xor gate, now I need to construct this gate using only 4 nand gate

a b out
0 0 0
0 1 1
1 0 1
1 1 0

the xor = (a and not b) or (not a and b), which is \begin{split}\overline{A}{B}+{A}\overline{B}\end{split}

I know the answer but how to get the gate diagram from the formula?

xor gate


I mean intuitively, to me, I should get this one if I do it step by step followed by the definition xor = (a and not b) or (not a and b).


and xor will be constructed with 5 nand gates (first #1 image below)

xor gate 2

my question is more like: imagine the first person in history figure out this formula, how can he or she (the thinking process) get the 4 nand soltuion from this formula, step by step.


  • $\begingroup$ I'm sure you know how to take a XOR (or any other function) and convert it to an equivalent circuit that only uses NAND (which is always possible, since NAND is complete). However if you ask how to reduce this formula to using only 4 NANDs, or in general, less than $k$ NANDs, and whether it is even possible to obtain an equivalent circuit with $\le k$ NANDs -- I'm not sure there is an easy answer for that. $\endgroup$
    – Ran G.
    Commented Jun 7, 2015 at 16:05
  • $\begingroup$ Below are two answers to the problem. Mine is quite candid about the fact that you can design (a posteriori) a way to find the desired construction from knowing the final result in advance, which was given in the question and is available on the Internet. It is clearly the simpler way of doing thing, absurd as it may seem, short of giving a general procedure, which no answer is doing. Hence, I am interested in knowing why voters prefer one answer over the other, when they do ... if you will take the time for a short comment. Thanks in advance. $\endgroup$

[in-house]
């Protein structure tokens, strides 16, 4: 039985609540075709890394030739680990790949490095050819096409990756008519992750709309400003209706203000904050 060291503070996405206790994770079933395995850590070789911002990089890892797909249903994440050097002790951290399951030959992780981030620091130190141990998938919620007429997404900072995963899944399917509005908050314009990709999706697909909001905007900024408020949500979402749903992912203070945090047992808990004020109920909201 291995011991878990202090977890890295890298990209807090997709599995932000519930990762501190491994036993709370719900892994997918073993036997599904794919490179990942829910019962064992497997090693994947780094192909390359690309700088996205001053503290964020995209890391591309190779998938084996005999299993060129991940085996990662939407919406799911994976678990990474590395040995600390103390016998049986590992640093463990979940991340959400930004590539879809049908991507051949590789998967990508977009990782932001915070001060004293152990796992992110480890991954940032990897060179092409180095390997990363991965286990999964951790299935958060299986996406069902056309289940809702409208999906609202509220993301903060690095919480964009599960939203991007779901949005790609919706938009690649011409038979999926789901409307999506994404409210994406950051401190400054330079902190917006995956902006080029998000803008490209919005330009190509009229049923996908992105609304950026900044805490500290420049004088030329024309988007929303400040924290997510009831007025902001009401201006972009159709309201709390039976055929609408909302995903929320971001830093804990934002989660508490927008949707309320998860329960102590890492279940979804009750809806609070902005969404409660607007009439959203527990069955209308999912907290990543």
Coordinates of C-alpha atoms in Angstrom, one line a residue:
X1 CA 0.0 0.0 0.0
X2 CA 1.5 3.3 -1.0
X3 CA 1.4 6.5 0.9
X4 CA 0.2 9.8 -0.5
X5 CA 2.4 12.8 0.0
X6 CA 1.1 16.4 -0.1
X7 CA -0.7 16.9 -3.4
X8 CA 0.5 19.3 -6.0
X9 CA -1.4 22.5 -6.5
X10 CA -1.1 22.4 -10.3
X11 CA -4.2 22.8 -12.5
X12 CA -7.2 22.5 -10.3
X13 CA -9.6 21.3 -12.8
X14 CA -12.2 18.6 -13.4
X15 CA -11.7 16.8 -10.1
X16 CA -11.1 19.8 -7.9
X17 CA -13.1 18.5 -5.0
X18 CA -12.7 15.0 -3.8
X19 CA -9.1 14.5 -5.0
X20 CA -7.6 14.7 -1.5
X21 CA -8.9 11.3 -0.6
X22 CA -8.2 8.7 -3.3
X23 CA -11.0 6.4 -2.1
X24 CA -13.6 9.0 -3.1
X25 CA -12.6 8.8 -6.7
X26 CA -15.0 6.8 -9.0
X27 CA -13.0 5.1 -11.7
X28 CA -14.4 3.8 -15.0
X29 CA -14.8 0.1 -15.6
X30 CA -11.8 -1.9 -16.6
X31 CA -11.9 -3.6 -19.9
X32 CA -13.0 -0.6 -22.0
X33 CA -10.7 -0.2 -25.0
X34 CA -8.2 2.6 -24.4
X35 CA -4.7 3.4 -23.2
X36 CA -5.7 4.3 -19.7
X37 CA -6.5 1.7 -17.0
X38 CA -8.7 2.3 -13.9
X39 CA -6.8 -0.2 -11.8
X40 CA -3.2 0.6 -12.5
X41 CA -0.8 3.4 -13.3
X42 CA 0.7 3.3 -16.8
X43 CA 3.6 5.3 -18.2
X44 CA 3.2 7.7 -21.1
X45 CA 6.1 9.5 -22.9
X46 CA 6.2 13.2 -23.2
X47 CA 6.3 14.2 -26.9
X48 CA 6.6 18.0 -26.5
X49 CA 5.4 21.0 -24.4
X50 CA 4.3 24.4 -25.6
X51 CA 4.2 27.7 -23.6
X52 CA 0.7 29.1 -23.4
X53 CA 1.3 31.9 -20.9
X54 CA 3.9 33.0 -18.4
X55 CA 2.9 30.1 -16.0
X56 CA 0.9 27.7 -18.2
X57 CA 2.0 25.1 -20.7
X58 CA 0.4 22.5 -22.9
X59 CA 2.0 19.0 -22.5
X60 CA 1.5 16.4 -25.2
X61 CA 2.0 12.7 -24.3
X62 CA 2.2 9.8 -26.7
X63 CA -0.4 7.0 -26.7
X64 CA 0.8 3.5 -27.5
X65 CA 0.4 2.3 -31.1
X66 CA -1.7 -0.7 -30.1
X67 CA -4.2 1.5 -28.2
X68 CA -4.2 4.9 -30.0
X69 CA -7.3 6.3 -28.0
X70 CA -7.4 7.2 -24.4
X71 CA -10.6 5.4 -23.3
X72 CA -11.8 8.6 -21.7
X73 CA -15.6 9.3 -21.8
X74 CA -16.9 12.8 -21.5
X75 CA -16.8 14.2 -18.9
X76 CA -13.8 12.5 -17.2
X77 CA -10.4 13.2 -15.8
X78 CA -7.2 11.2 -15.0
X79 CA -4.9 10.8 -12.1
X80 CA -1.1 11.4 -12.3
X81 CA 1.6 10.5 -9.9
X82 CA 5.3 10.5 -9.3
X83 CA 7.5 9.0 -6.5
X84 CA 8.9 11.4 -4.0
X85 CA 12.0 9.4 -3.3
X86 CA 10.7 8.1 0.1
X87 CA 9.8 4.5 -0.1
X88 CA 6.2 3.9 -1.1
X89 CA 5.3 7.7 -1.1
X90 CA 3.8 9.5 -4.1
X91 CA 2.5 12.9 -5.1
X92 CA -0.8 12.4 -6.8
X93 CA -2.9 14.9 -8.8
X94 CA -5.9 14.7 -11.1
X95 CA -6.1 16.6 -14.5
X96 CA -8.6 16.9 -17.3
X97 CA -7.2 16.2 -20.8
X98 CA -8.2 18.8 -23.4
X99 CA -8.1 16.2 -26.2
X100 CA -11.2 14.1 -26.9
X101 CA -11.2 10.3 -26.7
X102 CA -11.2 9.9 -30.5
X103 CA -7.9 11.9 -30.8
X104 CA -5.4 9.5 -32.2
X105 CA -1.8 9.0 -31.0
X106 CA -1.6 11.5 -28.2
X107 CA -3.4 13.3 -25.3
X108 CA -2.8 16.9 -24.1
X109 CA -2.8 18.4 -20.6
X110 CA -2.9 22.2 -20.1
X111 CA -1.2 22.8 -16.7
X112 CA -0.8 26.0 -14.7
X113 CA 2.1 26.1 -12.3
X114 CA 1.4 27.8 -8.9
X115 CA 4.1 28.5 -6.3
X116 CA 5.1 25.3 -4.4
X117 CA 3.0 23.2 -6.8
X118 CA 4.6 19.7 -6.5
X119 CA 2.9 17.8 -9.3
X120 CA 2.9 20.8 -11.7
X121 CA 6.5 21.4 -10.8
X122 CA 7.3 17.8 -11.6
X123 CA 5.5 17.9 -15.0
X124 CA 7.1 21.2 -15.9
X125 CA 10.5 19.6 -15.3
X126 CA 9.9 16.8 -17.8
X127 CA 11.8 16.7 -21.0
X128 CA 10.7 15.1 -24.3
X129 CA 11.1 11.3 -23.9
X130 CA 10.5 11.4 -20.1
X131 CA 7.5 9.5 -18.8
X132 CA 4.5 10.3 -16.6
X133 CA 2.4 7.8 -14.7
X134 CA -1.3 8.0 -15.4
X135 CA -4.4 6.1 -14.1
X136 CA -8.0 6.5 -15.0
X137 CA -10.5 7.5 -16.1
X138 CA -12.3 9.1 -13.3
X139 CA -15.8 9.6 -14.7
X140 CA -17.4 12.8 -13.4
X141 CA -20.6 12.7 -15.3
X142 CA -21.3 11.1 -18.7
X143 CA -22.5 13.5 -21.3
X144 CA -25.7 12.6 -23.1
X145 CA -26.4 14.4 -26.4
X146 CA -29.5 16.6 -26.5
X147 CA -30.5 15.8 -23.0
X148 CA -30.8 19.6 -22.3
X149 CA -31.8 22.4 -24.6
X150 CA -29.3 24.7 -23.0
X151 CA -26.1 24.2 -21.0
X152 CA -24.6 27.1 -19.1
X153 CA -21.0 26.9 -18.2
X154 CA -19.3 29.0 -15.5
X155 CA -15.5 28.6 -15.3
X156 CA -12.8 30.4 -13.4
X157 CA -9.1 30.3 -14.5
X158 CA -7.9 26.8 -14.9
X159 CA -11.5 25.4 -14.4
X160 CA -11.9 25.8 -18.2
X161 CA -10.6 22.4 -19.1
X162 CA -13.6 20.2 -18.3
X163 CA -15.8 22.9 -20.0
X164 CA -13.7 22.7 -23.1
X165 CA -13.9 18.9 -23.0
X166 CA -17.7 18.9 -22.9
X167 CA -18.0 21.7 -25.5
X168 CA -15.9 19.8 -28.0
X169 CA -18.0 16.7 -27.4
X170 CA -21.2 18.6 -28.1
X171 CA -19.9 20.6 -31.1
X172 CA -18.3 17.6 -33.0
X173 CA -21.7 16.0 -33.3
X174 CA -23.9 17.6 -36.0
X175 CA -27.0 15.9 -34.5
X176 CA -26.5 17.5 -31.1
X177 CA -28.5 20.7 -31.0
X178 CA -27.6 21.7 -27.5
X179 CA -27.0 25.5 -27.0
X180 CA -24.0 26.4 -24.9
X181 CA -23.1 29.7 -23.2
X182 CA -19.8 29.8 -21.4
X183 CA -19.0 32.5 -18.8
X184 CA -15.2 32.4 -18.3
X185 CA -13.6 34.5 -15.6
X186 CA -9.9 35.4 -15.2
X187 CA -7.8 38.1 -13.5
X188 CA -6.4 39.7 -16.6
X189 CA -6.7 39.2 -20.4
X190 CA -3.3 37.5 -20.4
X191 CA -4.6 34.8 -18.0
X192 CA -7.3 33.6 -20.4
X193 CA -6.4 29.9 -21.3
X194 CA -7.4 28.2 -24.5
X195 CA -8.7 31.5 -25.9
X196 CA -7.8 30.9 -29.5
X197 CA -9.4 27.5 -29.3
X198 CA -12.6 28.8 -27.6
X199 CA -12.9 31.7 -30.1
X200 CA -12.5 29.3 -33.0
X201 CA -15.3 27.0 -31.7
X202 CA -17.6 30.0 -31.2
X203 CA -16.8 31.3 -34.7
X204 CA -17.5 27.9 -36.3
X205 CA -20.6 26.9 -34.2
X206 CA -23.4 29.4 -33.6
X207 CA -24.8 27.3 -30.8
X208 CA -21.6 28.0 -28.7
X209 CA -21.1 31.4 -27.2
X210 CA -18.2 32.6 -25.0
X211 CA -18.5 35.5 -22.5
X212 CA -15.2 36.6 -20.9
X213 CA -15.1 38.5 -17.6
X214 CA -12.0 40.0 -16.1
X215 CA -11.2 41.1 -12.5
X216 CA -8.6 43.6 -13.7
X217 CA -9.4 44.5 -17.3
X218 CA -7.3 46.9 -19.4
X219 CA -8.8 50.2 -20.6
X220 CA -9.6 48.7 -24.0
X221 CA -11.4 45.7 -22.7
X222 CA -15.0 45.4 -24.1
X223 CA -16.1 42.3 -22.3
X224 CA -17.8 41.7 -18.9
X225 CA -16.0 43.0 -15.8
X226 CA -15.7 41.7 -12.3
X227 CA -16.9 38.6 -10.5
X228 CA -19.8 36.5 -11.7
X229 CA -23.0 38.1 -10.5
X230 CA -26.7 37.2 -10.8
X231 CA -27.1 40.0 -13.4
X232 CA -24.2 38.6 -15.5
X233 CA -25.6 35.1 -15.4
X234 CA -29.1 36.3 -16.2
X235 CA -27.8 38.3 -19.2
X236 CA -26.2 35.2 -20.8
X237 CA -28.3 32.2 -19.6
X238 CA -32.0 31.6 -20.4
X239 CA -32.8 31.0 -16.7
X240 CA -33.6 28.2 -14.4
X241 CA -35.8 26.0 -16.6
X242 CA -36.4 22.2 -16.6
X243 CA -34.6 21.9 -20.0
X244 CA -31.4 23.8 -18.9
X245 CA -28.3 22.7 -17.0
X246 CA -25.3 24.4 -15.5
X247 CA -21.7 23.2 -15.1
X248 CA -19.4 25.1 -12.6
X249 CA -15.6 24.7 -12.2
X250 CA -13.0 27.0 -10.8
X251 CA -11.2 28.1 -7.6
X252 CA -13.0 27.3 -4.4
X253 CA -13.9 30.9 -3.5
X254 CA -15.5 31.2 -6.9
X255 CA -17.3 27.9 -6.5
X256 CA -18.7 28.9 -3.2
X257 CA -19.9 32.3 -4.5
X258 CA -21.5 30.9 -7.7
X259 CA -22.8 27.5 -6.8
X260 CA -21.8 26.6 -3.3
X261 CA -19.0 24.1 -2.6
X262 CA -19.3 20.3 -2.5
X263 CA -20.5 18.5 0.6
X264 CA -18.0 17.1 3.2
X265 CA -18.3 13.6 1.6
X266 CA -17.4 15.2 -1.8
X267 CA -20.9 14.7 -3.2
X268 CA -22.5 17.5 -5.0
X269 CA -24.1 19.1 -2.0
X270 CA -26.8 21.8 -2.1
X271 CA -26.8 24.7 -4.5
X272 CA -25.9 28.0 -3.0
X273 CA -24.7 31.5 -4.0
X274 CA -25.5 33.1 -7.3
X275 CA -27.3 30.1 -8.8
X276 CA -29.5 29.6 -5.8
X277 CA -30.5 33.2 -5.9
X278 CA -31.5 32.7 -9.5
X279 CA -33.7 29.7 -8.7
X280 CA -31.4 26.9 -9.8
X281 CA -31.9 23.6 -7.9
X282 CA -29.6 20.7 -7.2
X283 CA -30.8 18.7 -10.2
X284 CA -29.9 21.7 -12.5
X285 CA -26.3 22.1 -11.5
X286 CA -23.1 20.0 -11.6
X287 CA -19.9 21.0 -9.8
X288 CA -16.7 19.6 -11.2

– babou
    Commented Jun 8, 2015 at 9:43
  • $\begingroup$ This question is up for being closed as unclear. I think it might be fairly clear what the OP is asking, and more i8nteresting, if the OP bothered to react to the various users who try to answer him, $\endgroup$
    – babou
    Commented Jun 14, 2015 at 11:21
  • $\begingroup$ electronics.stackexchange.com/questions/84714/… -- this question is more general, the answers give more information on a general approach to solving this problem, and this answer electronics.stackexchange.com/a/84803 shows how to derive NAND representation for the XOR operator $\endgroup$ Commented Nov 12, 2015 at 13:46
  • $\begingroup$ I played around with some similar problems and just wrote a program that tried everything systematically... Fine for up to four inputs, where there are only 65,536 possible functions. For slightly more complicated circuits this also allowed me to optimise delays, and to find optimal circuits if one or two inputs were available later than others. Circuits with 5 inputs = 2^32 possible functions would probably be doable using brute force. $\endgroup$
    – gnasher729
    Commented Aug 11, 2016 at 16:20

7 Answers 7


From that formula? It can be done. But it's easier to start with this one: (using a different notation here)

a ^ b = ~(a & b) & (a | b)

Ok, now what? Eventually we should derive ~(~(~(a & b) & a) & ~(~(a & b) & b)) (which looks like it has 5 NANDs, but just like the circuit diagram it has a sub-expression which is used twice).

So make something that looks like ~(a & b) & a (and the same thing but with a b at the end) and hope that it'll stick around: (and distributes over or)

(~(a & b) & a) | (~(a & b) & b)

Pretty close now, just apply DeMorgan to turn that middle or into an and:

~(~(~(a & b) & a) & ~(~(a & b) & b))

And that's it.


I think you are asking for this proof:

A^B = (!A)B + A(!B)
    = !!((!A)B) + !!(A(!B))
    = !(!!A + !B) + !(!A + !!B)
    = !(A + !B) + !(!A + B)
    = !((A + !B)(!A + B))
    = !(A(!A) + AB + (!A)(!B) + B(!B))
    = !(AB + (!A)(!B))
    = !(AB)(!(!A)(!B))
    = !(AB)(!!A + !!B)
    = !(AB)(A+B)
    = !(AB)A + !(AB)B
    = !!(!(AB)A + !(AB)B)
    = !((!(!(AB)A))(!(!(AB)B)))

Although apparently there are 5 NANDs used in the resultant equation, but the duplicate !(AB) will be used only once when you are designing its circuit.

  • $\begingroup$ I am sorry, but isn't A^B means A AND B? It seems your intention was to proof XOR which symbol should be ⊕ or ⊻. However this proof was what I really looked for, thank you! $\endgroup$
    – osiixy
    Commented Feb 15, 2019 at 9:53
  • 3